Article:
form of training and I ended up taking her
to meet Mr. Howe and he worked with her.

I was surprised that Jerry was able to pet
my dog let alone work with her the first day.
For one week he had her and the change in
Starr was incredible!

She was happy and relaxed. She was willing
to work and she was much more comfortable
being around cars and people. We met on
three occasions during that week to work
together and I learned so much.

The first time we got together to work Starr
was much more content and happy. By the
end of the session Starr was willing to go
with Jerry in his car.

This impressed me because of what happened
when Starr thought the second trainer she had
was going to take her away from her family.

But she was comfortable with Jerry and the
reason for that was the way he treated her.
I was amazed while, on the last occasion
that we worked together, people walked by
my dog without upsetting her.

I was expecting her to bolt away but she
didn't. She was calm and confident as they
passed, which, for her, was a huge change.

The Wits' End Dog Training method is based
on distraction and praise. It focuses more on
the thought process than a dog following commands.

The dog psychology Jerry has figured out
and built his method around is amazing.

I learned from him how to handle the leash
in a way so as to keep my dog calm. He
explained that because of all Starr's past
experience with training she was always
afraid of being corrected.

Tension on the leash is what caused her
to spook so I now keep the leash nice
and slack.

He taught me how and when to praise in
order to encourage thought and instill
confidence and trust.

His technique using the sound distraction and
exuberant praise gave me the answer to the
endless barking and the cat-chasing and all
without stressing out my hyper-sensitive dog.

Starr is a much happier dog and she has so
much more confidence in herself and in me
as her handler.

I will never use any other form of dog training
on any dog I ever own/train.

Mr. Howe's approach to dog training has
ended up saving many mislabeled "bad
dogs," turning them into great pets and
working dogs.

I am recommending this and only this
form of training to anyone with dogs no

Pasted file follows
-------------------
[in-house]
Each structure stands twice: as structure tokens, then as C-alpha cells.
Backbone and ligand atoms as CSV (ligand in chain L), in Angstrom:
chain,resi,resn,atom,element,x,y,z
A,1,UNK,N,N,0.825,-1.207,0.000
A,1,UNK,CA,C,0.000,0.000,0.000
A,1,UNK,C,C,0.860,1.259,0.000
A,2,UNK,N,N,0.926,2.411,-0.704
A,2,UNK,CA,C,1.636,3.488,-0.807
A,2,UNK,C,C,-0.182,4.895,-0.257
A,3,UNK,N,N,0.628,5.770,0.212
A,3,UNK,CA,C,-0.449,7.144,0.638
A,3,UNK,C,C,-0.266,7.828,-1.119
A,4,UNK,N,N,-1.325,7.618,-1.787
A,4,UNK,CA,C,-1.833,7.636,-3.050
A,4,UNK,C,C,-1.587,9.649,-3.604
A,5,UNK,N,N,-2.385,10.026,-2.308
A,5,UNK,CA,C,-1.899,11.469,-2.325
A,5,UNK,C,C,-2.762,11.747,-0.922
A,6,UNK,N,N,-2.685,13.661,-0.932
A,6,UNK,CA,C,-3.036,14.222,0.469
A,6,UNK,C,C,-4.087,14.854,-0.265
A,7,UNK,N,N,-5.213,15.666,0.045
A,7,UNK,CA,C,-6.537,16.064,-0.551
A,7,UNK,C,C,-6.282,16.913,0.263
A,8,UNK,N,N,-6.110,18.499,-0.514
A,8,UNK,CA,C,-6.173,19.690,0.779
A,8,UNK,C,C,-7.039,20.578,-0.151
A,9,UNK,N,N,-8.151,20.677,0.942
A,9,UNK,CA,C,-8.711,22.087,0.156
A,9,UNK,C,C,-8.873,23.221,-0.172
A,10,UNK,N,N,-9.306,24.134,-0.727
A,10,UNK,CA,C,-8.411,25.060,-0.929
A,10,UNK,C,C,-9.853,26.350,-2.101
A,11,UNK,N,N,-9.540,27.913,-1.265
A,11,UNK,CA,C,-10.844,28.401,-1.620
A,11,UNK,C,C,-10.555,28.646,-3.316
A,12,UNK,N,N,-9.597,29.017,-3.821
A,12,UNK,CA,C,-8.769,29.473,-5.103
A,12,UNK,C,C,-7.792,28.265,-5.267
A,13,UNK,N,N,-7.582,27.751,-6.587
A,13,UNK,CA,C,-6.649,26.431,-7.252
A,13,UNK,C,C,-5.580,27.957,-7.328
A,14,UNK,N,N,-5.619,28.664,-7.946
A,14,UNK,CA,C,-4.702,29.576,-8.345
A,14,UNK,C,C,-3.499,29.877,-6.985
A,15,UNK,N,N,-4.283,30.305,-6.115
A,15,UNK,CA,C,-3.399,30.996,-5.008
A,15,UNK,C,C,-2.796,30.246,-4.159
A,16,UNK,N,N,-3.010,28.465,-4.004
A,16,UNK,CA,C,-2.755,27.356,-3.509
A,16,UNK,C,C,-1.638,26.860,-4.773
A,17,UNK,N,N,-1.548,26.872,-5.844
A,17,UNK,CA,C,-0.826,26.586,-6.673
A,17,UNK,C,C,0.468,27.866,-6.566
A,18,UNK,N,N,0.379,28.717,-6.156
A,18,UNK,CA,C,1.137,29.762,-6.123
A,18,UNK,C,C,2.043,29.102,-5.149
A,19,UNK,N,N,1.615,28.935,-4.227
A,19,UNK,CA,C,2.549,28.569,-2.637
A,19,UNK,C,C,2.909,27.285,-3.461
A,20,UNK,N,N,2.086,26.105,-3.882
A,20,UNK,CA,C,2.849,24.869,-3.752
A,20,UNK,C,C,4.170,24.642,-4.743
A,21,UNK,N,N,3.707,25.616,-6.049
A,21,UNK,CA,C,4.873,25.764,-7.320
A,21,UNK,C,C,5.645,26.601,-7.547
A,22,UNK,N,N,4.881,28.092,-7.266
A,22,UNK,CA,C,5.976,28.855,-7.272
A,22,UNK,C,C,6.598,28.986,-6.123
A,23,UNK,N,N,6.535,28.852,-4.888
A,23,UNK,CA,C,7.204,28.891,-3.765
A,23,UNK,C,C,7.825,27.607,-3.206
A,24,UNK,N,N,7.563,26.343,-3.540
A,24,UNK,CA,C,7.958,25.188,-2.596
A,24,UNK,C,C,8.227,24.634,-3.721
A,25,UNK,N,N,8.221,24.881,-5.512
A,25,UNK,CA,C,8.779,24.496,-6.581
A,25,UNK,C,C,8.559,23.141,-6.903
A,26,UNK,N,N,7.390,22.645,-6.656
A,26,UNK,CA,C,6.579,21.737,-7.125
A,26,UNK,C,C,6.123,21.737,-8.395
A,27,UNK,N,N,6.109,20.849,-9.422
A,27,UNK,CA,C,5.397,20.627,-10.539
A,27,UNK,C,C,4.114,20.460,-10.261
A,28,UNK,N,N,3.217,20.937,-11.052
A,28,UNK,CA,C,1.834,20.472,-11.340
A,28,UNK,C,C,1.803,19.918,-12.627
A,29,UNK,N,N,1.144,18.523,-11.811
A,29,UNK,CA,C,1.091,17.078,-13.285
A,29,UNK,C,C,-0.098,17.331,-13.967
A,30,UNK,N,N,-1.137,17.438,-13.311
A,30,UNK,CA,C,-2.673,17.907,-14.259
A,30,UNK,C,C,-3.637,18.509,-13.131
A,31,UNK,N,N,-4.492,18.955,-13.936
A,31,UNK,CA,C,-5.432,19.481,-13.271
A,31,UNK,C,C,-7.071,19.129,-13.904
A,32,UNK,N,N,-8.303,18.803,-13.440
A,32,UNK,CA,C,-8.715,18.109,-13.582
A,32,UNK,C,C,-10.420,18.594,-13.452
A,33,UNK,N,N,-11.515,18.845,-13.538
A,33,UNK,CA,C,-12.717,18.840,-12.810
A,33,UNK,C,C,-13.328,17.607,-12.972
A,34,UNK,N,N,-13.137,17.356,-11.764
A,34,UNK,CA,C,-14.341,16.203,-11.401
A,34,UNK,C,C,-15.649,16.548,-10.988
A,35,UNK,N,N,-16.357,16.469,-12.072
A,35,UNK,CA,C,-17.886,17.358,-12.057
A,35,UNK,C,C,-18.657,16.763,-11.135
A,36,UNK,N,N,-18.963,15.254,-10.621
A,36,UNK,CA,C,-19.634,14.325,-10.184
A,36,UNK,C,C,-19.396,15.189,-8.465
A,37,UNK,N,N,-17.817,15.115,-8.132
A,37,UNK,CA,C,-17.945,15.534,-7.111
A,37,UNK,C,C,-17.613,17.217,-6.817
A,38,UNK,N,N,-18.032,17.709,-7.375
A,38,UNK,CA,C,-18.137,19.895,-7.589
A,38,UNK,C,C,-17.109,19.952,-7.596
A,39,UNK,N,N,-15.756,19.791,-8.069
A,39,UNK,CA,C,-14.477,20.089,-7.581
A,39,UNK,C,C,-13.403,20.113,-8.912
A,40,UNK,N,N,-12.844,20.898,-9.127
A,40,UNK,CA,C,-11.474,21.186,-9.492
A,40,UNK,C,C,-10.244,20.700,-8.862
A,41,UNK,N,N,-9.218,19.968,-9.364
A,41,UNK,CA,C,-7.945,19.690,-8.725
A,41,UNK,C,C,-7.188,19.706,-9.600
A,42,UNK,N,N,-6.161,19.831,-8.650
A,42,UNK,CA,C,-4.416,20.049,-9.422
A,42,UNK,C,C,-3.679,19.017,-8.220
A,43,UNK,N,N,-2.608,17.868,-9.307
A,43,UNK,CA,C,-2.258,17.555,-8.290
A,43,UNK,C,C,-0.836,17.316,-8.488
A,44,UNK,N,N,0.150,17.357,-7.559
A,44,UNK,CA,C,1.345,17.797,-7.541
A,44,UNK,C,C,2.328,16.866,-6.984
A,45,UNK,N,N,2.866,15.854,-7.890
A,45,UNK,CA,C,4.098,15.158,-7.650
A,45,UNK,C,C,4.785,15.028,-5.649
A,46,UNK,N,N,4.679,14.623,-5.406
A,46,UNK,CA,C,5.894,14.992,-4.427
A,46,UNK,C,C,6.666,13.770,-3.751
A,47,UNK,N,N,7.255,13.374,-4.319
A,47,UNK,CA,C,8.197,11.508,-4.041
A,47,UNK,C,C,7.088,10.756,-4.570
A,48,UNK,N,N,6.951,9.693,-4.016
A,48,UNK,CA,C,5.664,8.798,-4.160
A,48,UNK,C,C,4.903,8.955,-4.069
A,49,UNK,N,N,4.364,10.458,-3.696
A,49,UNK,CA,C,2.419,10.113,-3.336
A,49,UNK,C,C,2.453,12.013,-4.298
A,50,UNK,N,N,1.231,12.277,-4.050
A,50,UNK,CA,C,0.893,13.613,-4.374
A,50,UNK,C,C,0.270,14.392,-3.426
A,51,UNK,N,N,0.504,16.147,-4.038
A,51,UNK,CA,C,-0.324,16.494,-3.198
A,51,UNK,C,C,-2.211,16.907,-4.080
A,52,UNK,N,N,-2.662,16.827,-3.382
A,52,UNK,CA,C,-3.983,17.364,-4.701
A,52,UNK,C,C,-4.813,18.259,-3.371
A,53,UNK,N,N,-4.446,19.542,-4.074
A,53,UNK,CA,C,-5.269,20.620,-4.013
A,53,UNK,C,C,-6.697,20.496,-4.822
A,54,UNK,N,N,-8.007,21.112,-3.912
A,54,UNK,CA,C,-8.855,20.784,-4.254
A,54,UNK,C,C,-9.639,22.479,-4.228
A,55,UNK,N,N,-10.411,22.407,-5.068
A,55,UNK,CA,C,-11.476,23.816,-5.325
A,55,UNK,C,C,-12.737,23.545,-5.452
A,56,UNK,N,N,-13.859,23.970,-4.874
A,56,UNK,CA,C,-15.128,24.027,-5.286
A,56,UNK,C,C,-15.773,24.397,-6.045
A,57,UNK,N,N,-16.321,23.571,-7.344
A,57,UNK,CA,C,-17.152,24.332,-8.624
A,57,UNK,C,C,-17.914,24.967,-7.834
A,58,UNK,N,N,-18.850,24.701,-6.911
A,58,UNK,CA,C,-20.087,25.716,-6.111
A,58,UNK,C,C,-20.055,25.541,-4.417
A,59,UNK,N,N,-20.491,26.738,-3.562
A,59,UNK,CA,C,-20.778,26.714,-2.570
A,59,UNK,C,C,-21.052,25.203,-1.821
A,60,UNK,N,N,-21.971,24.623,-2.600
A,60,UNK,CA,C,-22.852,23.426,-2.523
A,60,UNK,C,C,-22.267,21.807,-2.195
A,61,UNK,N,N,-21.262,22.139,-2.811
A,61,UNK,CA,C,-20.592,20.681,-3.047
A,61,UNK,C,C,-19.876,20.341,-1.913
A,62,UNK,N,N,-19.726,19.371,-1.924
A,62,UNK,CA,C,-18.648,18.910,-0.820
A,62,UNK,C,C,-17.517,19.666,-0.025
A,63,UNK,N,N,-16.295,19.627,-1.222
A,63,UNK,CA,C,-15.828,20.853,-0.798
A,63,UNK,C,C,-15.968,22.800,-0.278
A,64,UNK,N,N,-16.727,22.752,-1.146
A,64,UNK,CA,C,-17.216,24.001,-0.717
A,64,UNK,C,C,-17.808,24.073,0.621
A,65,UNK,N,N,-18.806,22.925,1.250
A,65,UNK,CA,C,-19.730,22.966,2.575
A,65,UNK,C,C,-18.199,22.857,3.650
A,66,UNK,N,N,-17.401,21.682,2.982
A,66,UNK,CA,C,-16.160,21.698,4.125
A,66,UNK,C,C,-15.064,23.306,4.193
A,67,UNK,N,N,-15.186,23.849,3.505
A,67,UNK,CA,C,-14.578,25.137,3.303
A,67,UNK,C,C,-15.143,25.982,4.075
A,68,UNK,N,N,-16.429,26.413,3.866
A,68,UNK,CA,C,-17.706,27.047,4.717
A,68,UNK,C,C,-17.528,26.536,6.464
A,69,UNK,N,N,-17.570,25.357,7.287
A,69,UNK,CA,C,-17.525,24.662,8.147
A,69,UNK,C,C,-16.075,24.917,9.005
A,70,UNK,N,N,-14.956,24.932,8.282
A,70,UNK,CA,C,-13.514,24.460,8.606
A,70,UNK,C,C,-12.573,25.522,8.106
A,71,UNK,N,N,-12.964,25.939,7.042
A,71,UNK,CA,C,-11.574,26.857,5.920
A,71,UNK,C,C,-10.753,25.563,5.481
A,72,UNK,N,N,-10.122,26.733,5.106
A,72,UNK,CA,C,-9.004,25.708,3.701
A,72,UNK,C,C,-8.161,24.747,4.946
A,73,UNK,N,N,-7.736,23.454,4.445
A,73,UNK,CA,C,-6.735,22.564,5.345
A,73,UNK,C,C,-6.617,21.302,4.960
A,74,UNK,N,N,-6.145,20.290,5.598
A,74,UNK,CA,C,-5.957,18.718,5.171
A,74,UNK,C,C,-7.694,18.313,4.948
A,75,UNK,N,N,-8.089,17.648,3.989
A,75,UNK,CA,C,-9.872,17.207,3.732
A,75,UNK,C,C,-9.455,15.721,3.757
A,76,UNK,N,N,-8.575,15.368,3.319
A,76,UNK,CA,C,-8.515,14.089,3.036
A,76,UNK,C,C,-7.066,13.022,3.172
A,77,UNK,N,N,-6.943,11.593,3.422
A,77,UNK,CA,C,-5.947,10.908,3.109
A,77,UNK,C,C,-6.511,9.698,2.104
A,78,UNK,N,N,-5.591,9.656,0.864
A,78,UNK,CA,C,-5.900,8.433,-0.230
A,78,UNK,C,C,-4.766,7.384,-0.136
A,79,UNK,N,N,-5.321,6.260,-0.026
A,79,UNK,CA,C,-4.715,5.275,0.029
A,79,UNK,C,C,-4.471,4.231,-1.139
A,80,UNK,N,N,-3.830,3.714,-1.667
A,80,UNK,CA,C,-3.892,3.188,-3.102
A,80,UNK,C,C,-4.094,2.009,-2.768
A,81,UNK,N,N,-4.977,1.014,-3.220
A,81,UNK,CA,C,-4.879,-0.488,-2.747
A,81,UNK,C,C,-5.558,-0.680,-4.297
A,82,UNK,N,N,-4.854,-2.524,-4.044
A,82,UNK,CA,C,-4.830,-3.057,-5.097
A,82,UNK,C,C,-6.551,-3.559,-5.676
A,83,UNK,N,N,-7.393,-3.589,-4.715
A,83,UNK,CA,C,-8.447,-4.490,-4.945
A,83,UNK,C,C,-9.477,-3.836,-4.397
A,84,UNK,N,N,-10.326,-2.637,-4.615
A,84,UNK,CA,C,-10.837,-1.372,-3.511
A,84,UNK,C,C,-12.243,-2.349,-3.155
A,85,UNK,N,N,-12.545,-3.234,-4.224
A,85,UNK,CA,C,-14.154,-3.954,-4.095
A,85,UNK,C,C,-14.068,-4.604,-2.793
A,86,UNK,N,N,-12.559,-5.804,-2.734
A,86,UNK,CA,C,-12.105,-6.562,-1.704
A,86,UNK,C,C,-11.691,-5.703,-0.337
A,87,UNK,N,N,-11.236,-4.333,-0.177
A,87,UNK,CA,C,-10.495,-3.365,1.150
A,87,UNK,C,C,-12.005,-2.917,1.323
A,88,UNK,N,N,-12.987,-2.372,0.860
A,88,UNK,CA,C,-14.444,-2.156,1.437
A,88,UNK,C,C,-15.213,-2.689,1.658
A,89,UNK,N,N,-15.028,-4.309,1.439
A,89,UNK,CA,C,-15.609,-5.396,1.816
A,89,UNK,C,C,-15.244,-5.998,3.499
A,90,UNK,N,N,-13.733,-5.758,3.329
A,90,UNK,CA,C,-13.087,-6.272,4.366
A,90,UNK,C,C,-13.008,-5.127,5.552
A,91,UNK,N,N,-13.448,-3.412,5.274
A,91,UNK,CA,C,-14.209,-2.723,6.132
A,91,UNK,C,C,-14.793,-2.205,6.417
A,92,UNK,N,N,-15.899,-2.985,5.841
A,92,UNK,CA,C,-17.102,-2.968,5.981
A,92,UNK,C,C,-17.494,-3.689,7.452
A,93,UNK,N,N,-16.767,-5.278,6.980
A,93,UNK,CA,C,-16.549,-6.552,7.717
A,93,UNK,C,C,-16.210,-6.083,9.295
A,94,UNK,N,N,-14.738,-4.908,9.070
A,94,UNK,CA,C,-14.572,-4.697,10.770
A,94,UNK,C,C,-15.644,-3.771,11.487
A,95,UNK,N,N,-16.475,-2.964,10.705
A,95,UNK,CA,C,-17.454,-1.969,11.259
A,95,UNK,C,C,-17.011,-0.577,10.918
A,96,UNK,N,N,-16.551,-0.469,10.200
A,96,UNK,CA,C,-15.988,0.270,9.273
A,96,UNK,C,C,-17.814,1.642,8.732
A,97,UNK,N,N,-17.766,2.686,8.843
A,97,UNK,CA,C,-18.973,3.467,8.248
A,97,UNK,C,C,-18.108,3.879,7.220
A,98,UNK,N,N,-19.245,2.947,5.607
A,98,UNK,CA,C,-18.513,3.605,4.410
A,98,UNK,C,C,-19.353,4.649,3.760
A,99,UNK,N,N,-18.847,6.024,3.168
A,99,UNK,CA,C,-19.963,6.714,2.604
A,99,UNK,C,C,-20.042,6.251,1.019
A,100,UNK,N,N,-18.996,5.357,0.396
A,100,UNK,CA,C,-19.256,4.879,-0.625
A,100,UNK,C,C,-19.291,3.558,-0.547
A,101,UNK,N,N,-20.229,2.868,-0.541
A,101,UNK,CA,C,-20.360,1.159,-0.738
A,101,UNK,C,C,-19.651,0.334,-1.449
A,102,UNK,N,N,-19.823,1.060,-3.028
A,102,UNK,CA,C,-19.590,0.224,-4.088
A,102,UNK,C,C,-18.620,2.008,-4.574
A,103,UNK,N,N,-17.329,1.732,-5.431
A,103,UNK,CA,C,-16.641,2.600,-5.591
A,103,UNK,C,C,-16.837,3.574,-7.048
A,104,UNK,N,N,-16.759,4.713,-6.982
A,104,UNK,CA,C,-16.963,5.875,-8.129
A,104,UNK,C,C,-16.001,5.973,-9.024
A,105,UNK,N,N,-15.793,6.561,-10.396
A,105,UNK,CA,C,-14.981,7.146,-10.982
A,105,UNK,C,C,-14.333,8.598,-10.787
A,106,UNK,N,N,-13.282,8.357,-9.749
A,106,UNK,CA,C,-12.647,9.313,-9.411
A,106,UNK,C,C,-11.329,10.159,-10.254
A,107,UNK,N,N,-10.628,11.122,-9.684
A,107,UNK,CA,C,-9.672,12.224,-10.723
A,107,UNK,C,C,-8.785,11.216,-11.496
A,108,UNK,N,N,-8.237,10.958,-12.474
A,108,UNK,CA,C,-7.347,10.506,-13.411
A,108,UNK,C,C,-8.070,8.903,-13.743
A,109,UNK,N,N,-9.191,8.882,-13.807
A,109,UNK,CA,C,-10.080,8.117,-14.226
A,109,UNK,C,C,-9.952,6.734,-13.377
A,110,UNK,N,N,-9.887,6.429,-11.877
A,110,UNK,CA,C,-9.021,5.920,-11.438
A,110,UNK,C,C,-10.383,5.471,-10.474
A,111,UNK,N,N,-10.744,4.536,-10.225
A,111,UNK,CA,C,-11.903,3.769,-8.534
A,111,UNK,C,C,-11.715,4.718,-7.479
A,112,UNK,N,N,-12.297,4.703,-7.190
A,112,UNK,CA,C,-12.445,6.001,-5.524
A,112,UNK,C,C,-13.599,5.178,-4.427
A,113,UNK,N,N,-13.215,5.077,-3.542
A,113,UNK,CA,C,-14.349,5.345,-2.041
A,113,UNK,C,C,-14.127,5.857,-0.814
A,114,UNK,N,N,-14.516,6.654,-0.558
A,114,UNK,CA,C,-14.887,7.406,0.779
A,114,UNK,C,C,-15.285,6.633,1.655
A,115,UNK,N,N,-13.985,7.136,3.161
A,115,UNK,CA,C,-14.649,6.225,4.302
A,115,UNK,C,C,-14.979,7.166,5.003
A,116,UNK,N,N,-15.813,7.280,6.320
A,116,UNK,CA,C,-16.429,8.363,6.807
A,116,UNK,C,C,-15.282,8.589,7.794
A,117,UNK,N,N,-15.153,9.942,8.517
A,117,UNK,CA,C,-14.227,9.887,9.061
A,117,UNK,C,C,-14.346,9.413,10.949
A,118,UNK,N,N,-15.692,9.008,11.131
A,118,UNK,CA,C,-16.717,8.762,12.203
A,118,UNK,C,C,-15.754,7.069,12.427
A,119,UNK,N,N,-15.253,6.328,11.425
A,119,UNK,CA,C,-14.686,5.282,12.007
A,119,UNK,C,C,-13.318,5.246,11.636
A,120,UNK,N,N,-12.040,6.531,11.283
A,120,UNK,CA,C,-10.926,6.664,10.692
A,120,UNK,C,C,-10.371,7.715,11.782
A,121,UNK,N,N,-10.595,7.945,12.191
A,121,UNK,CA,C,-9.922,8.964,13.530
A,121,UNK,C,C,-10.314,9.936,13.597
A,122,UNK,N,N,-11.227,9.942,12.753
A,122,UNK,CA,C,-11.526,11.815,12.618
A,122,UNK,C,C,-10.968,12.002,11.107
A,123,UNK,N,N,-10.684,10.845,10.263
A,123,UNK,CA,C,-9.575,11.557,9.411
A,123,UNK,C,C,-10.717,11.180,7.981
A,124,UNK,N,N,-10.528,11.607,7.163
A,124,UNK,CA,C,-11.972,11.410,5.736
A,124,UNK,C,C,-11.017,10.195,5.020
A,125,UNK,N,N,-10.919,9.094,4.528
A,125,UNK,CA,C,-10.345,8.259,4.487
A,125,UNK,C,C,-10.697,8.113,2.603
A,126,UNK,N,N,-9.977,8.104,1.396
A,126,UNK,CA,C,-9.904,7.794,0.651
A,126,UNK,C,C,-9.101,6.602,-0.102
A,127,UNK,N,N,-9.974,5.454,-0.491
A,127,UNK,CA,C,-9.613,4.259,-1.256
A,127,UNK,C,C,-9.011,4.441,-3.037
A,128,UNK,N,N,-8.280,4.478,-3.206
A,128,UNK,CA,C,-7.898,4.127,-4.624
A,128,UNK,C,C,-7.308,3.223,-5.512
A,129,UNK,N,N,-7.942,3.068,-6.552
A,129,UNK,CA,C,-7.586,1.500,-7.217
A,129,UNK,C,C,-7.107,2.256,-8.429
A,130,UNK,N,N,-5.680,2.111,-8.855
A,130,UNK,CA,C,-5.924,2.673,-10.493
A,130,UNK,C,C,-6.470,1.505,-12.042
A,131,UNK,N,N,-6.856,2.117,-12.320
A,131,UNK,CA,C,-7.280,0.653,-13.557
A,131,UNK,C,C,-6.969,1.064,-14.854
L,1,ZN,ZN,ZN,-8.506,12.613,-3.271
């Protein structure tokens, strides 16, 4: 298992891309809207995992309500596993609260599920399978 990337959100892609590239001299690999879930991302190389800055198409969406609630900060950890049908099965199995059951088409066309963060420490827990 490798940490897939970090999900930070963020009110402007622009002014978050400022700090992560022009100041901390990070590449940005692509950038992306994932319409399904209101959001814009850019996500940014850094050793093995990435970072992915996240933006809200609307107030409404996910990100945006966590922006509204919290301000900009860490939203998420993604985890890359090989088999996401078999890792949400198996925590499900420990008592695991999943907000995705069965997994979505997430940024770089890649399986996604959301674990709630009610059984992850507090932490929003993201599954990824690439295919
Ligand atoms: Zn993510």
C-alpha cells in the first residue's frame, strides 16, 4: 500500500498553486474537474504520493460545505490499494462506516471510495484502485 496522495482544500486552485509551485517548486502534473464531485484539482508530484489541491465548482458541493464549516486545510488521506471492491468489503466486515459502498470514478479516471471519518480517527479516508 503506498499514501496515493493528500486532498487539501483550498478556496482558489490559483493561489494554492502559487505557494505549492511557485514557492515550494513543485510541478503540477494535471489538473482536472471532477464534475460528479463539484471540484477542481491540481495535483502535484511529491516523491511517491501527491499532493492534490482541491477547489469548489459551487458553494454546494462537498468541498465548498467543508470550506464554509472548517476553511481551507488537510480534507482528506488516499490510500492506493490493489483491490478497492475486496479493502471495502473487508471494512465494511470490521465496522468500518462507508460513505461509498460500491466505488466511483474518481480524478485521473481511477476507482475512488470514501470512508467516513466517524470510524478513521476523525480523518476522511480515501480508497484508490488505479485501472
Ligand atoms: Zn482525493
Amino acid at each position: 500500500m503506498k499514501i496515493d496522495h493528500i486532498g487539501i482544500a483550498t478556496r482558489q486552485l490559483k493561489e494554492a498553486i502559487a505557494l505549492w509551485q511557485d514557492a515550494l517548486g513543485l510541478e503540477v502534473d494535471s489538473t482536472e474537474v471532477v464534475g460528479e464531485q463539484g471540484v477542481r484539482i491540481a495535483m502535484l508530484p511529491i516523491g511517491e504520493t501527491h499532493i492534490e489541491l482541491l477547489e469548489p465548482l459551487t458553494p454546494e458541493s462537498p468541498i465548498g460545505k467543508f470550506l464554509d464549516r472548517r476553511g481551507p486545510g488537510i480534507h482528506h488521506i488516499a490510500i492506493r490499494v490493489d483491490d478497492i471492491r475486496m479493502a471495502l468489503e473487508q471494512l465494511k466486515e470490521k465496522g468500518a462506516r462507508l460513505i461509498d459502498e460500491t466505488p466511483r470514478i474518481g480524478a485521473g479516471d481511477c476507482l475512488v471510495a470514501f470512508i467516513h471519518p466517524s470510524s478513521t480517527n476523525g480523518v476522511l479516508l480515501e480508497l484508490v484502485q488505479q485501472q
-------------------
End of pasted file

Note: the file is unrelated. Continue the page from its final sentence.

matter what it is they want to accomplish
with their dogs.

As you now know I have tried everything
I could find to help my extremely nervous,
but wonderful dog and this is the only thing
that has really made a difference in Starr's
behavior and her general attitude.

As a dog lover and the owner of a so-called
"lost cause dog" I feel I must share with you
my experiences and advocate this system.

There is nothing better for disturbed dogs
and no better way of preventing bad behavior
then positive, gentle training.

I will recommend nothing else and never
again will I use any other form of training,
discipline and behavior modification.

Thank you for your time.
Sincerely,
Crystal Arcidy

========================

Subject: letter about crate

Starry's Scary Night

Anyone reading this letter is familiar with
my white shepherd Starr and her problems
with fear and anxiety.

Starr has made a lot of progress since my
last letter and continues to make progress
almost daily.

For a while Starr was going through a
transition period where she was expecting
me to go back to the old ways of training
and discipline.

She would refuse to perform the
commands right and just not want to work.

With a ton of self-control I kept the
exercises simple during this time, spending
most of our training session doing the "hot
and cold exercise."

Starr soon bounced out of her unsure
sliding-back-and-forth stage and is stable
now.

The reason for this letter is to talk a
bout crates and the emotional state they
can put a dog in.

Only after I dealt with the crate situation
I'll be explaining was Starr able to make real
progress.

After that the back sliding mentioned above
was only a matter of time, patients and being
consistent.

First let me just say that I'm not saying
that you shouldn't use a crate. Only that you
make sure to use it right for the emotional state
of your dog.